Dream Riders making a difference

OJ Stapleton Editor

May 6, 2014

The Dream Riders have been making good use of their new riding arena off of old Lewisburg Road for the past year.

Dream Riders is a group of volunteers who offers therapeutic riding experiences to mentally and physically challenged children and adults. The Logan County based non-profit organization is made up of several volunteers that have striven for years to continue the growing program, which has been in need of an enclosed facility almost as long as it’s been in operation.

The group began in a field with borrowed horses and a few people who believed the program could help. It has now grown into so much more than organizers could have ever hoped for and is bringing children from all over to ride.

“You think that you are out here doing something for them, and it turns out they are doing something for you,” said Sue Sharp, one of the founders of Dream Riders.

On Friday, the Dream Riders brought out a group of students from Todd Central Middle School and the experience could not have gone better for them.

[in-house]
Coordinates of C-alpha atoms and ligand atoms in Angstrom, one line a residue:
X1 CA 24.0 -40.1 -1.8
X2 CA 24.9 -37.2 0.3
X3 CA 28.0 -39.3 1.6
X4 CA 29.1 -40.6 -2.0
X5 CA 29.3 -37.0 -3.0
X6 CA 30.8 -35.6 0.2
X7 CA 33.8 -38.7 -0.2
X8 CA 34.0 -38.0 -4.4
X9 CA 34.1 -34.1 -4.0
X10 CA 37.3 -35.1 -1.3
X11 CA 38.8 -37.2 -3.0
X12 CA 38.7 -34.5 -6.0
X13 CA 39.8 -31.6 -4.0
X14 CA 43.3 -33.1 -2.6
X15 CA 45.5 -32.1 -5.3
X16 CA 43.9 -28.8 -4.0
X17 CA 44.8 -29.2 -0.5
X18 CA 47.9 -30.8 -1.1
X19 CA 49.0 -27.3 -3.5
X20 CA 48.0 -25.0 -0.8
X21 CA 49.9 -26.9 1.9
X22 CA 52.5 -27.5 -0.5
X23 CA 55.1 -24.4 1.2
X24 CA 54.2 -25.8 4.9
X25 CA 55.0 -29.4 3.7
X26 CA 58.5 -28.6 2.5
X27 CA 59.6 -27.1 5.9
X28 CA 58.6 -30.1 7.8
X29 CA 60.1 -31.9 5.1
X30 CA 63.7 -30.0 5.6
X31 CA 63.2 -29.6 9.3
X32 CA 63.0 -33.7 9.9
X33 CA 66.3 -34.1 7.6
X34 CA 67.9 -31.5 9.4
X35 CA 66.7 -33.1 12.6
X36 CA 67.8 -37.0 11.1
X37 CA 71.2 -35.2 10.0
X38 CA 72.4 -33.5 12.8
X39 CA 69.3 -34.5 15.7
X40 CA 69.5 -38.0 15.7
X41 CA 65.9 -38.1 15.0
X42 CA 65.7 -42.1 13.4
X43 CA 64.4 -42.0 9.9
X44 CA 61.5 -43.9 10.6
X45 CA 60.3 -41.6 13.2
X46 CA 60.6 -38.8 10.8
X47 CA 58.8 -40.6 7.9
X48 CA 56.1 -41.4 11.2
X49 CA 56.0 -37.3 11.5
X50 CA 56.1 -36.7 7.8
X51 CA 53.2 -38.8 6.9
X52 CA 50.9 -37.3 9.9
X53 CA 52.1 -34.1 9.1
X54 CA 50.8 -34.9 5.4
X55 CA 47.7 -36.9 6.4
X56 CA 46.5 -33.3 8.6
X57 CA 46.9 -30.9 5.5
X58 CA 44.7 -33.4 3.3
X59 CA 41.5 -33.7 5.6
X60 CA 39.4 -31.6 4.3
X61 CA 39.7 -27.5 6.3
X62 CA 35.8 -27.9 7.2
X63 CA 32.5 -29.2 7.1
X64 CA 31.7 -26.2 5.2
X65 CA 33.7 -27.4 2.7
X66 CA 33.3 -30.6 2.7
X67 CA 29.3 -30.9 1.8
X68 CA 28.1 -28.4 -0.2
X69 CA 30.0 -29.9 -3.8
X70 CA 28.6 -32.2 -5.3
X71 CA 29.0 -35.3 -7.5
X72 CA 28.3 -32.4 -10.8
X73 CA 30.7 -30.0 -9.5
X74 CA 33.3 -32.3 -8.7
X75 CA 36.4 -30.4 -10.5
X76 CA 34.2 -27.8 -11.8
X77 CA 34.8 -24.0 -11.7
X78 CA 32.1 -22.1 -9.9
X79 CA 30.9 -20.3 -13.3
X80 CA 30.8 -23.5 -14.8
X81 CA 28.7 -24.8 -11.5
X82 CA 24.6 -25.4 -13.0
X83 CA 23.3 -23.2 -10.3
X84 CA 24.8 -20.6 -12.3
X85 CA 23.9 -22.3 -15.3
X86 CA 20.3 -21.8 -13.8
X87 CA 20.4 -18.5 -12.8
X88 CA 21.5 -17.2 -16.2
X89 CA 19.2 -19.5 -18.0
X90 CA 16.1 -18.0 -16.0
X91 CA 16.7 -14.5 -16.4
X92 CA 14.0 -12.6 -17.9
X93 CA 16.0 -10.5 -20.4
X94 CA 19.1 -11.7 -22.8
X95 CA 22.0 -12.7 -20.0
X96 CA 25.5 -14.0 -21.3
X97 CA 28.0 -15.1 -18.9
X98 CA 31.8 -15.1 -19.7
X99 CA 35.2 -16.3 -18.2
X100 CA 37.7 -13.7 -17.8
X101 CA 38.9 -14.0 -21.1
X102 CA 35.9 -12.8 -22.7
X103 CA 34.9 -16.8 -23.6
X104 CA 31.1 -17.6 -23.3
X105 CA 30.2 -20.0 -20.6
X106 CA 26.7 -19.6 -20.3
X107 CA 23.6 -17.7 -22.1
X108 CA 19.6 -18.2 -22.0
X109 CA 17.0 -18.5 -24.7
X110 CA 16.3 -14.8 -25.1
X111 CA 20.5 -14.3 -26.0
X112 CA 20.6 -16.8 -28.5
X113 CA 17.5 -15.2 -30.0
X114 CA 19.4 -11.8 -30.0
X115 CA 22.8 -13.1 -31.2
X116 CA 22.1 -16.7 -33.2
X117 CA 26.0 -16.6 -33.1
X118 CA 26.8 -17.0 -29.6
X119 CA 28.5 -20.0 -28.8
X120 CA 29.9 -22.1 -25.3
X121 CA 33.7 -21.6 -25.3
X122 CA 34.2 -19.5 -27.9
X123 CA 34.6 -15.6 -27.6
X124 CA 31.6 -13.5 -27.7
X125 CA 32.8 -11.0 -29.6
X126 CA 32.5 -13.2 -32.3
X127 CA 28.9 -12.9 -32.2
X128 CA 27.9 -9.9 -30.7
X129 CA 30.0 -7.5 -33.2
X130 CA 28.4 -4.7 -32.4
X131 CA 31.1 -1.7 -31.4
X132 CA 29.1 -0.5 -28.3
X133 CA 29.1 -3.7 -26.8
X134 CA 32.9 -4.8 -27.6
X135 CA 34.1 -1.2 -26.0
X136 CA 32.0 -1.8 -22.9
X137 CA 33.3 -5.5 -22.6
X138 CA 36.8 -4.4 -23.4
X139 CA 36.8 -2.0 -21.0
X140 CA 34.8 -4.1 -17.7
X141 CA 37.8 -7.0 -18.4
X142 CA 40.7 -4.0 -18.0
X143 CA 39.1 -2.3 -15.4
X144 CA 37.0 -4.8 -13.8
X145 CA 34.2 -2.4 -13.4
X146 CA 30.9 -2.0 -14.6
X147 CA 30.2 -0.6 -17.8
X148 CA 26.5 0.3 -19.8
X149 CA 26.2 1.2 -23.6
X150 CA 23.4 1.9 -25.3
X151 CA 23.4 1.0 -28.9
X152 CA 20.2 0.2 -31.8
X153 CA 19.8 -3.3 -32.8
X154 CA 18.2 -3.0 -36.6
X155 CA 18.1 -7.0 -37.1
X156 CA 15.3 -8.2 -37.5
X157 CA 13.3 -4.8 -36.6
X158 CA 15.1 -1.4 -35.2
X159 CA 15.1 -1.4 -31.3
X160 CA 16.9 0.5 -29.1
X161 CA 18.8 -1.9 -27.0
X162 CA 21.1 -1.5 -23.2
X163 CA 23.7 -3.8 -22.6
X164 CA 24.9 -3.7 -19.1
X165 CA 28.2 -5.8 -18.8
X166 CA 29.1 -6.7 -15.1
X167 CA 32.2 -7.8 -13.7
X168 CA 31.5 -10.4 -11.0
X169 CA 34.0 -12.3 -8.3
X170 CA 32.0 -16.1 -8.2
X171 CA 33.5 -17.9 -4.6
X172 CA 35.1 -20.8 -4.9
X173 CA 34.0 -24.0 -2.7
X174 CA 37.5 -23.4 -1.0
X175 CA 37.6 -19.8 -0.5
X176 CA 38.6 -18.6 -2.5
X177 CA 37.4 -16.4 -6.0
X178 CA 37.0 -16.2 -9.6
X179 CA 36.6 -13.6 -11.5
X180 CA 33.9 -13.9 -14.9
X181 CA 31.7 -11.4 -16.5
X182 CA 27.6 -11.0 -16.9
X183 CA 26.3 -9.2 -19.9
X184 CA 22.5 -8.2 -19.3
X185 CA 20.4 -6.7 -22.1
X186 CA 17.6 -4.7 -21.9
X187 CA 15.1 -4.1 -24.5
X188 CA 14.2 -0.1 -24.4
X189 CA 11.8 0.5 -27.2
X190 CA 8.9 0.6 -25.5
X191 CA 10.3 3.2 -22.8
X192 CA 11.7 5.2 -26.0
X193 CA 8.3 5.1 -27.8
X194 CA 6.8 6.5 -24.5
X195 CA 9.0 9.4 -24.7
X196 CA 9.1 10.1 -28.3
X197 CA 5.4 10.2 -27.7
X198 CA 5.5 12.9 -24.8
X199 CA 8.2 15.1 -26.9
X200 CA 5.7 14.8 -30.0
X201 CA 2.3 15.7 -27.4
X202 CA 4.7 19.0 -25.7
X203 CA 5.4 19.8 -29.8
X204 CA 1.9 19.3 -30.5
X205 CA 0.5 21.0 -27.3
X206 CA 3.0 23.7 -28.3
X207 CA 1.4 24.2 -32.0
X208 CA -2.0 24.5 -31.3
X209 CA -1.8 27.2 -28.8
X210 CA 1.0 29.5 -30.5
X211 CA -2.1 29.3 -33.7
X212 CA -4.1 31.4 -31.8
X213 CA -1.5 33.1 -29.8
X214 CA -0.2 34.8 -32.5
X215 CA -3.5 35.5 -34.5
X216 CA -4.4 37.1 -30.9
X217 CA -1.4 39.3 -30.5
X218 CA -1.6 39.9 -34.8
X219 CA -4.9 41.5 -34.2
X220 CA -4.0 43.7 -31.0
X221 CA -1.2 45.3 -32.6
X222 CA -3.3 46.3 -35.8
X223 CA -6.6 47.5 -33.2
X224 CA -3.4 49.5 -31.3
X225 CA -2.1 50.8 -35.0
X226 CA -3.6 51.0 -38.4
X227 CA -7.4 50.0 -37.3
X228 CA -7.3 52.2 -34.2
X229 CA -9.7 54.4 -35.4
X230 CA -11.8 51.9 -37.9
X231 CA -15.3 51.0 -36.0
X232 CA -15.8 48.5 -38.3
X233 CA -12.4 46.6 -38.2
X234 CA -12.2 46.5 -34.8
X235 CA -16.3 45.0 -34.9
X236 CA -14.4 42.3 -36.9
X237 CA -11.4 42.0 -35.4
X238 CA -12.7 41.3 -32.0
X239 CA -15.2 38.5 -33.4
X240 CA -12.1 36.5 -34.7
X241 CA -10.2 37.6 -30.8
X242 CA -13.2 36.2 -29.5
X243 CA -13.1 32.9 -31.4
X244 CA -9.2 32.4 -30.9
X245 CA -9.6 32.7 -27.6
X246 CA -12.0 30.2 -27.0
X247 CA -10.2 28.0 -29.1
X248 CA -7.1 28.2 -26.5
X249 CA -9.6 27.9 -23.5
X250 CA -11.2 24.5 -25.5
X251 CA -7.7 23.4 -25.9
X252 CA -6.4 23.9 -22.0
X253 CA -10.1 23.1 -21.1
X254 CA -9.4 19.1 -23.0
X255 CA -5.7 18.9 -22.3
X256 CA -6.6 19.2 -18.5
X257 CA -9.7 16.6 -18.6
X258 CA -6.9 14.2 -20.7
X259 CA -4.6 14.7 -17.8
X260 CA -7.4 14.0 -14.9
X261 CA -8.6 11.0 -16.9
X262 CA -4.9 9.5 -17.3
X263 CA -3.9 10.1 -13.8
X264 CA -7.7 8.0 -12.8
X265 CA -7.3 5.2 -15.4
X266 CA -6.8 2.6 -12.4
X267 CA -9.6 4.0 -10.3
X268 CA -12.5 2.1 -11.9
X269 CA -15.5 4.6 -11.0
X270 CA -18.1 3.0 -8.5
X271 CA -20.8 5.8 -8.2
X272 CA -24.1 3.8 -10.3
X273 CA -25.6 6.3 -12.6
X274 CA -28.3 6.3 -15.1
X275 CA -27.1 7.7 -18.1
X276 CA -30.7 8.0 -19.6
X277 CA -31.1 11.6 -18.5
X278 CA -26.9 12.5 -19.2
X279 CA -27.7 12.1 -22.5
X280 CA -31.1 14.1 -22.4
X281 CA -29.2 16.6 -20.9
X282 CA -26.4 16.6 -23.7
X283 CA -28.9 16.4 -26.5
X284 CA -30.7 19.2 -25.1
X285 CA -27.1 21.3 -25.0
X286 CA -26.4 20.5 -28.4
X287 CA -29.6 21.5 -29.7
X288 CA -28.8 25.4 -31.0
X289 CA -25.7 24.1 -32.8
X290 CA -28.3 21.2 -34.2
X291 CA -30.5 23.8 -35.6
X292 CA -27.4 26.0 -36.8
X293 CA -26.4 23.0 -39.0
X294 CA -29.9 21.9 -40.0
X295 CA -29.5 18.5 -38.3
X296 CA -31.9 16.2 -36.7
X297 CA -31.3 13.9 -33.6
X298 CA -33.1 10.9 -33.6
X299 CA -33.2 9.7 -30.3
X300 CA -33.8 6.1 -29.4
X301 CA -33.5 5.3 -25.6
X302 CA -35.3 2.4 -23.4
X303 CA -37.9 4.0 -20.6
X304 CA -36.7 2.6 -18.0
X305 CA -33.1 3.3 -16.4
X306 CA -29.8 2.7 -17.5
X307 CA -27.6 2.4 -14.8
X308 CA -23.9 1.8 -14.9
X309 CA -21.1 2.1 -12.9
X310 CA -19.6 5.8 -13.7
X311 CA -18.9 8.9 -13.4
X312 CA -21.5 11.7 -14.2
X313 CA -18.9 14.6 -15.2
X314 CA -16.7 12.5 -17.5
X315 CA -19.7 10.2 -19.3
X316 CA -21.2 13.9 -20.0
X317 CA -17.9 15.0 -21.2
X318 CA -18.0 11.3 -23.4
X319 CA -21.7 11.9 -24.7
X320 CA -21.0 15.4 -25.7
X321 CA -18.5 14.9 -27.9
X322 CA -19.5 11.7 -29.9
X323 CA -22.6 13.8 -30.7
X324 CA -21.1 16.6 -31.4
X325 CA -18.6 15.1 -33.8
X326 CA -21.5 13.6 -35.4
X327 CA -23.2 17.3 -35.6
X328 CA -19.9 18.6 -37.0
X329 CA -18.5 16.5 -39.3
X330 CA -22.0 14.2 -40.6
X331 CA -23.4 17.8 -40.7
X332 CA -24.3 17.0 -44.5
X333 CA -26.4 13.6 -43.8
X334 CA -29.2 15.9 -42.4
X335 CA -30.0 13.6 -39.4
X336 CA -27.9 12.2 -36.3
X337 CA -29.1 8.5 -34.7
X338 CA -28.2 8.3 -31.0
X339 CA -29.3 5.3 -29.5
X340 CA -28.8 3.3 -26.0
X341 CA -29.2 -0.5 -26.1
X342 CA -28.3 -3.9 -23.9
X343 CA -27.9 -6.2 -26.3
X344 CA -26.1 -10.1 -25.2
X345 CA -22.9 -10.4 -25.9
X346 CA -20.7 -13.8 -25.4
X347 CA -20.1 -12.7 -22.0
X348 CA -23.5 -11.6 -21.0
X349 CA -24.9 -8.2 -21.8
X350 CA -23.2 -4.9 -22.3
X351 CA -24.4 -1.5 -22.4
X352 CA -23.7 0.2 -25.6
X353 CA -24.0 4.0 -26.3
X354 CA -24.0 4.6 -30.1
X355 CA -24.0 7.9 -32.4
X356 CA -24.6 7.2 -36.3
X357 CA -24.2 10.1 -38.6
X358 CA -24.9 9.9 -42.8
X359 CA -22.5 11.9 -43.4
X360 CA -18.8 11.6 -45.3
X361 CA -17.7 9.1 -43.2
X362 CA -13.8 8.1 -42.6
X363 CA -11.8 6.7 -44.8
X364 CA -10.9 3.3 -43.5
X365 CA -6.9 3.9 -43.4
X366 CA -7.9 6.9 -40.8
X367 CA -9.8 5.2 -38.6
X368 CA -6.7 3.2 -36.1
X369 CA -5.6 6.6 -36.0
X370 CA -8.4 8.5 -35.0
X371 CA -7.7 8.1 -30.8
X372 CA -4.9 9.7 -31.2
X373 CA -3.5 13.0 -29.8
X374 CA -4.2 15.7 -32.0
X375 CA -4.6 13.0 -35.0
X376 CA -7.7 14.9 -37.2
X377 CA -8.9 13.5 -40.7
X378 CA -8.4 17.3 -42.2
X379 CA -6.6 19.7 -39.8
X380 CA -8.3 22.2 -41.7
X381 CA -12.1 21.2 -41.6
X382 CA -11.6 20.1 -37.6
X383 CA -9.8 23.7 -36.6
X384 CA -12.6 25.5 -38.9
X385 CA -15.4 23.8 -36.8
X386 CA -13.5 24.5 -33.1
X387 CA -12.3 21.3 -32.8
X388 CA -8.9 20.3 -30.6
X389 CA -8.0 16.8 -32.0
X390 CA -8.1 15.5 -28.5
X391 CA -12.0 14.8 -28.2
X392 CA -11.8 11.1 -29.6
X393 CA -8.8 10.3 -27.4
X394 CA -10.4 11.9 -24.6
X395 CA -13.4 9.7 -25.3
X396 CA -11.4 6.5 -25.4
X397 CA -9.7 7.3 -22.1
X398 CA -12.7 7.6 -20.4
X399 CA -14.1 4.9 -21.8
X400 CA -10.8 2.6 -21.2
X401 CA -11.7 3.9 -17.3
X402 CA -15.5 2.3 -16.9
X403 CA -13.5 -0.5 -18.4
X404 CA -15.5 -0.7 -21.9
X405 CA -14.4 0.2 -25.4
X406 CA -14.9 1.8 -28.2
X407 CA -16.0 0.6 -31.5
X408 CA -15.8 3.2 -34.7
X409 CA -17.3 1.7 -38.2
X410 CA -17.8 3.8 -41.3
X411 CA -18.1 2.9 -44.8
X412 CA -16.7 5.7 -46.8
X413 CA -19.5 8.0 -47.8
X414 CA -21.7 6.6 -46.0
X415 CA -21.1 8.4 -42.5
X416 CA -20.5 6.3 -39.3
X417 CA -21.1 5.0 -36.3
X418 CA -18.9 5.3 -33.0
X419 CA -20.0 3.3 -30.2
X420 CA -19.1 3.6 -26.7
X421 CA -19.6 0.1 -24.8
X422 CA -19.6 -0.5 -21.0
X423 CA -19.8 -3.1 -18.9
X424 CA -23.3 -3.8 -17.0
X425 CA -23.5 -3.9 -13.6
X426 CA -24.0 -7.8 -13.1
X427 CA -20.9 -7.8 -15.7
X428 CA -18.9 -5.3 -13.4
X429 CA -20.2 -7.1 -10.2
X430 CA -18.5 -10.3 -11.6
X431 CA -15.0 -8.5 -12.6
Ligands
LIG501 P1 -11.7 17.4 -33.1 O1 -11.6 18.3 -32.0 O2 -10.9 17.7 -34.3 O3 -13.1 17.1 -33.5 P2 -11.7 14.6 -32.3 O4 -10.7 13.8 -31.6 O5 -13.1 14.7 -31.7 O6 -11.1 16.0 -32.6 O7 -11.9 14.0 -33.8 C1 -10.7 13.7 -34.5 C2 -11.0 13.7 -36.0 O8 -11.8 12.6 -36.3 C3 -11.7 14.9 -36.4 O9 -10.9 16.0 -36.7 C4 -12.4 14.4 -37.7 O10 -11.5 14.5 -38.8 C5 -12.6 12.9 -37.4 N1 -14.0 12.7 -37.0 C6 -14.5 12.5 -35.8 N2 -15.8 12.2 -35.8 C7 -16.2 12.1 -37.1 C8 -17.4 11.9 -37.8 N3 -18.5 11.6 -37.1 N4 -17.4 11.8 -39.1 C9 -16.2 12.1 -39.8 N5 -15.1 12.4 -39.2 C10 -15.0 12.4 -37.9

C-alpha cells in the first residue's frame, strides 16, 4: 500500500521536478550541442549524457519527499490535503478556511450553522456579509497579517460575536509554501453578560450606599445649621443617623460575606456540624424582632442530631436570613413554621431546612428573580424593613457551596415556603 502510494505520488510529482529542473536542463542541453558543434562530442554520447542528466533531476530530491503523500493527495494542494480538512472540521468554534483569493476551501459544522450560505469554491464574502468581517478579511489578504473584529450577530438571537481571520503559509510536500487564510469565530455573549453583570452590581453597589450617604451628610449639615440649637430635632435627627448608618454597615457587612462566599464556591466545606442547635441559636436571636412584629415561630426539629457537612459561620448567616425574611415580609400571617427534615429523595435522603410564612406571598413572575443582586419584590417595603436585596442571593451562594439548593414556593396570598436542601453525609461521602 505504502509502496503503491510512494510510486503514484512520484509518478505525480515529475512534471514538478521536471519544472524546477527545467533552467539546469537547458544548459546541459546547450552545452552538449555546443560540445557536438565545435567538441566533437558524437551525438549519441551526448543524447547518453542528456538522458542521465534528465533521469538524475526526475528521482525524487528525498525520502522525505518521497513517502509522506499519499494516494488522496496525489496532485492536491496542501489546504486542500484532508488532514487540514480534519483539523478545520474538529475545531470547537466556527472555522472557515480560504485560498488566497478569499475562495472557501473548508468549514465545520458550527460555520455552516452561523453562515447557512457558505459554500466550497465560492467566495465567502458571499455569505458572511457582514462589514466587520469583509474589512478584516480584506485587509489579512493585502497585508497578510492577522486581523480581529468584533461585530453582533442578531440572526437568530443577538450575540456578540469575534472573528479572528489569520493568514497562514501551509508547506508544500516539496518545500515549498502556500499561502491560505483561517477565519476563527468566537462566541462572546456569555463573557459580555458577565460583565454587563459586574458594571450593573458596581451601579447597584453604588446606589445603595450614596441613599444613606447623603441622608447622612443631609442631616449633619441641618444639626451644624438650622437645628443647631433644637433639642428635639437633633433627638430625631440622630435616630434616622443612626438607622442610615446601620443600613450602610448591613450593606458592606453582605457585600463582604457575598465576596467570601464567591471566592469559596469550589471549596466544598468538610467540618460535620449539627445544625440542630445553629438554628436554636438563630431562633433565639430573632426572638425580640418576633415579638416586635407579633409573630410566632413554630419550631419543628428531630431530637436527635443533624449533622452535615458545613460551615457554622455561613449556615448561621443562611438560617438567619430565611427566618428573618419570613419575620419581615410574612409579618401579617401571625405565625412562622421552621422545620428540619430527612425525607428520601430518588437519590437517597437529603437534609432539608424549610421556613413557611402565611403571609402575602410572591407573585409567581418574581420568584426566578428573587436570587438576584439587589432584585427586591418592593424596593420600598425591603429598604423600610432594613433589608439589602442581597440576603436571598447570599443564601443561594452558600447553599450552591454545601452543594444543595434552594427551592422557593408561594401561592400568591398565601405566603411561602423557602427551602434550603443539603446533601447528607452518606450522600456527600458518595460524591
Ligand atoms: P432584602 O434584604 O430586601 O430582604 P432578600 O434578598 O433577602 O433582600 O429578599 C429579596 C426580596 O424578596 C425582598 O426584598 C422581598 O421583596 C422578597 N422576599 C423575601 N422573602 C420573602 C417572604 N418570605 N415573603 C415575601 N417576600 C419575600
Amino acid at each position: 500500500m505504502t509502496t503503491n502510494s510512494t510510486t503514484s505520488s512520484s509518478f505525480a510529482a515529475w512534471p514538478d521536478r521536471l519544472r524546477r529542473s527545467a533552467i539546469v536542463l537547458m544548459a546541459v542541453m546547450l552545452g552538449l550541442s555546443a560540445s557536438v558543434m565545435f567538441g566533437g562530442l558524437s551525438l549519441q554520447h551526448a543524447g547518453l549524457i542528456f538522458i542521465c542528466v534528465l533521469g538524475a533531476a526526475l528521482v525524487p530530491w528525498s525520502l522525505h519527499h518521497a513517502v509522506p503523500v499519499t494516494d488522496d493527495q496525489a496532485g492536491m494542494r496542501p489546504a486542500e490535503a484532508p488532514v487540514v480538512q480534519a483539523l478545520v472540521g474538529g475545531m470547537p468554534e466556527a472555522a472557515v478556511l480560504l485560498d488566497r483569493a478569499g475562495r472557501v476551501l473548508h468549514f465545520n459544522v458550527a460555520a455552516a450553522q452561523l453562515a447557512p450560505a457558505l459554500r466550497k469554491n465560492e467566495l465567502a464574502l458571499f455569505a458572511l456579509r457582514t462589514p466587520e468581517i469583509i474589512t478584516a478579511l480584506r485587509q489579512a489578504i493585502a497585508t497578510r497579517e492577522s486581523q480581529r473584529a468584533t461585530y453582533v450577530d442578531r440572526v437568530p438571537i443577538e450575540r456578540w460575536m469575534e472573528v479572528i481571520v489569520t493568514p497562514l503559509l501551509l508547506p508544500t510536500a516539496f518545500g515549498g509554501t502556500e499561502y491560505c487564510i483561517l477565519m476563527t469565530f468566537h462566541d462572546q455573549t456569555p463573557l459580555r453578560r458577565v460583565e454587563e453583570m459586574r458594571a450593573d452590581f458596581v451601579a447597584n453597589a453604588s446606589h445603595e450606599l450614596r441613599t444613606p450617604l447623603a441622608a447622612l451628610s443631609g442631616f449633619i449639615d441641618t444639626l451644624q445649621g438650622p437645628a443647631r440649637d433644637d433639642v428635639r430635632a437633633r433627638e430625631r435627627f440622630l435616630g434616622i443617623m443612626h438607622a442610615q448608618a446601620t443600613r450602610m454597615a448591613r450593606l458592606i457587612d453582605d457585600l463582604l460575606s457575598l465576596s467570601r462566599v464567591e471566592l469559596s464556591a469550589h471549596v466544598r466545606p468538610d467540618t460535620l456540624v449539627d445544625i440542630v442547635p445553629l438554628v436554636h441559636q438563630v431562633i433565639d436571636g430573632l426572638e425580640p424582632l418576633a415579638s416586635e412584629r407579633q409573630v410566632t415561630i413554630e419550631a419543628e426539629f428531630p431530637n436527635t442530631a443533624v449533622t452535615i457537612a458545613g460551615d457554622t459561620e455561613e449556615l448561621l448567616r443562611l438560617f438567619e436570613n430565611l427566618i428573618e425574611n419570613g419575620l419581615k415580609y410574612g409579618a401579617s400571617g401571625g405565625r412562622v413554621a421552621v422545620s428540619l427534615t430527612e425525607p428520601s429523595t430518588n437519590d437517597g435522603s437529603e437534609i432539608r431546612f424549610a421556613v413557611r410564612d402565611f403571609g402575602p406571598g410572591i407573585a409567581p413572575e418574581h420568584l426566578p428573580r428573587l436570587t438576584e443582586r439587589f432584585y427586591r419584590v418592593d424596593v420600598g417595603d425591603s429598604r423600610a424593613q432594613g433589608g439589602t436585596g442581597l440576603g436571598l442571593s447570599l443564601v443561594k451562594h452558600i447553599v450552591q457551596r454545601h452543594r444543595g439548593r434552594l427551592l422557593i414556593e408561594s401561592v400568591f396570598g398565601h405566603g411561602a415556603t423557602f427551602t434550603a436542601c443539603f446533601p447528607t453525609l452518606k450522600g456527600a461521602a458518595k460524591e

“They were very excited,” said their teacher, Heather Key said. “They have been looking forward to doing this for several weeks now. I think it helps them a lot to be able to do something like this.

“This is something they would probably never get to do if it weren’t for the Dream Riders.”

With the new riding arena, the day was able to go off without a hitch. And even though the weather was fine, if it had been raining - the ride could have still happened.

“We didn’t have to cancel a single time in the the past year,” Sharp said. “We were still able to let the children ride once a week no matter what the weather was doing. It has really kept the program going smoothly.”

The Dream Riders allow those who would benefit from their program to come out each Tuesday evening.

“Anybody that has a need and wants to come out is welcome,” Sharp said.

There is no charge for their services, either.

Sharp said that she would like to see other school groups take part in the programs they offer.

“We’re available just about anytime,” Sharp said. “I have been trying to get more of the schools involved. I would love to have some of the students from Logan County come out here.”